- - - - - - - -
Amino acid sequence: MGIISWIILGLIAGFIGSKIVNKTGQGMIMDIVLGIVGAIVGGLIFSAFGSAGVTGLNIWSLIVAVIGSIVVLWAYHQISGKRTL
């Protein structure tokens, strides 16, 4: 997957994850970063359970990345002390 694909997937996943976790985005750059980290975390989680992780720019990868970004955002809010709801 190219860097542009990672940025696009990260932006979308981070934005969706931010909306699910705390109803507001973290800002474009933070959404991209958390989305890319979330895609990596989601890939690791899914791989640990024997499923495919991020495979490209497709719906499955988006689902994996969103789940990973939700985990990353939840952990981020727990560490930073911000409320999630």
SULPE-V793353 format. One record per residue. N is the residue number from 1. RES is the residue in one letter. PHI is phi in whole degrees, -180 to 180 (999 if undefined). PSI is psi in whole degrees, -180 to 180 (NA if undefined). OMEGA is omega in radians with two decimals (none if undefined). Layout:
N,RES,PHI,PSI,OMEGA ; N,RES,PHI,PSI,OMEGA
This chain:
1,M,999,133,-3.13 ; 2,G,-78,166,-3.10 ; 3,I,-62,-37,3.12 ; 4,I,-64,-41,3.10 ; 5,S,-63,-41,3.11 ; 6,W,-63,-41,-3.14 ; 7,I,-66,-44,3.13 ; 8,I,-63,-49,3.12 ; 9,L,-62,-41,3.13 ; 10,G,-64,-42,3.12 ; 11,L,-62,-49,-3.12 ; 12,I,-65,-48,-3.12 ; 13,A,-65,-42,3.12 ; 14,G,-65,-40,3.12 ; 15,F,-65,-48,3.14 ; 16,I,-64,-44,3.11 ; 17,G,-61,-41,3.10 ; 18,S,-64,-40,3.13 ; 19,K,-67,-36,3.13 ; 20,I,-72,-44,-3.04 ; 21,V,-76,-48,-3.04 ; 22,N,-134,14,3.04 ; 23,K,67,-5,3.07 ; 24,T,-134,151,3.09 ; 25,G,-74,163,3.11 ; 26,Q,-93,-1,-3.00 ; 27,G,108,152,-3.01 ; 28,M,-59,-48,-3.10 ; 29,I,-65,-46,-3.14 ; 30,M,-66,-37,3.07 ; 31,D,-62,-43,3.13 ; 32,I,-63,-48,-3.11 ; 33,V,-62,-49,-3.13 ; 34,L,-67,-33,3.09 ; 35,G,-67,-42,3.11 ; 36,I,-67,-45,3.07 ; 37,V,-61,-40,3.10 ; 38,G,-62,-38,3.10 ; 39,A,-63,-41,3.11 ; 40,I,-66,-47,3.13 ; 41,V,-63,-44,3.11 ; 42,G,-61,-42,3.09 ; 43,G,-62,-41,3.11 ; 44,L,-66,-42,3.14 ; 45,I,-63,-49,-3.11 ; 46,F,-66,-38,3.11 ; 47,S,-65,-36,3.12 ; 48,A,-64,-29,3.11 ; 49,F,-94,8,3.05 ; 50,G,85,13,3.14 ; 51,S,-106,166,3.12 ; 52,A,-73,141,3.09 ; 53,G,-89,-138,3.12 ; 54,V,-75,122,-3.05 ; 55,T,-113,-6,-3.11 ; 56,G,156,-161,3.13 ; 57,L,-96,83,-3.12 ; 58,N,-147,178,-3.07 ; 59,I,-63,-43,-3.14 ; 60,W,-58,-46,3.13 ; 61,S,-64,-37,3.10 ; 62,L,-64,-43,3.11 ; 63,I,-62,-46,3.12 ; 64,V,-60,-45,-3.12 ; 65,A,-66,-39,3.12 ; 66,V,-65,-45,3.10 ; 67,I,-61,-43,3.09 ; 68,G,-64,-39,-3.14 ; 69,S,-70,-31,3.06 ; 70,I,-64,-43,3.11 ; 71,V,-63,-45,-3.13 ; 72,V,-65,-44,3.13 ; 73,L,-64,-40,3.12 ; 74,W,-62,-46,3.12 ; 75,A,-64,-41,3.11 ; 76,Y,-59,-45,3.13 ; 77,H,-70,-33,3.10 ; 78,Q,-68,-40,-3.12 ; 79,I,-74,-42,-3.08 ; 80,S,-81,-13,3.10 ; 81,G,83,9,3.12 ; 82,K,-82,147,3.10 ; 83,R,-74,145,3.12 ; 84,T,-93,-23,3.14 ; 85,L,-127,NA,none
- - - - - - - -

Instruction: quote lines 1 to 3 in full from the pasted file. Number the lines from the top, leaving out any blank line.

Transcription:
Amino acid sequence: MGIISWIILGLIAGFIGSKIVNKTGQGMIMDIVLGIVGAIVGGLIFSAFGSAGVTGLNIWSLIVAVIGSIVVLWAYHQISGKRTL
């Protein structure tokens, strides 16, 4: 997957994850970063359970990345002390 694909997937996943976790985005750059980290975390989680992780720019990868970004955002809010709801 190219860097542009990672940025696009990260932006979308981070934005969706931010909306699910705390109803507001973290800002474009933070959404991209958390989305890319979330895609990596989601890939690791899914791989640990024997499923495919991020495979490209497709719906499955988006689902994996969103789940990973939700985990990353939840952990981020727990560490930073911000409320999630």
SULPE-V793353 format. One record per residue. N is the residue number from 1. RES is the residue in one letter. PHI is phi in whole degrees, -180 to 180 (999 if undefined). PSI is psi in whole degrees, -180 to 180 (NA if undefined). OMEGA is omega in radians with two decimals (none if undefined). Layout: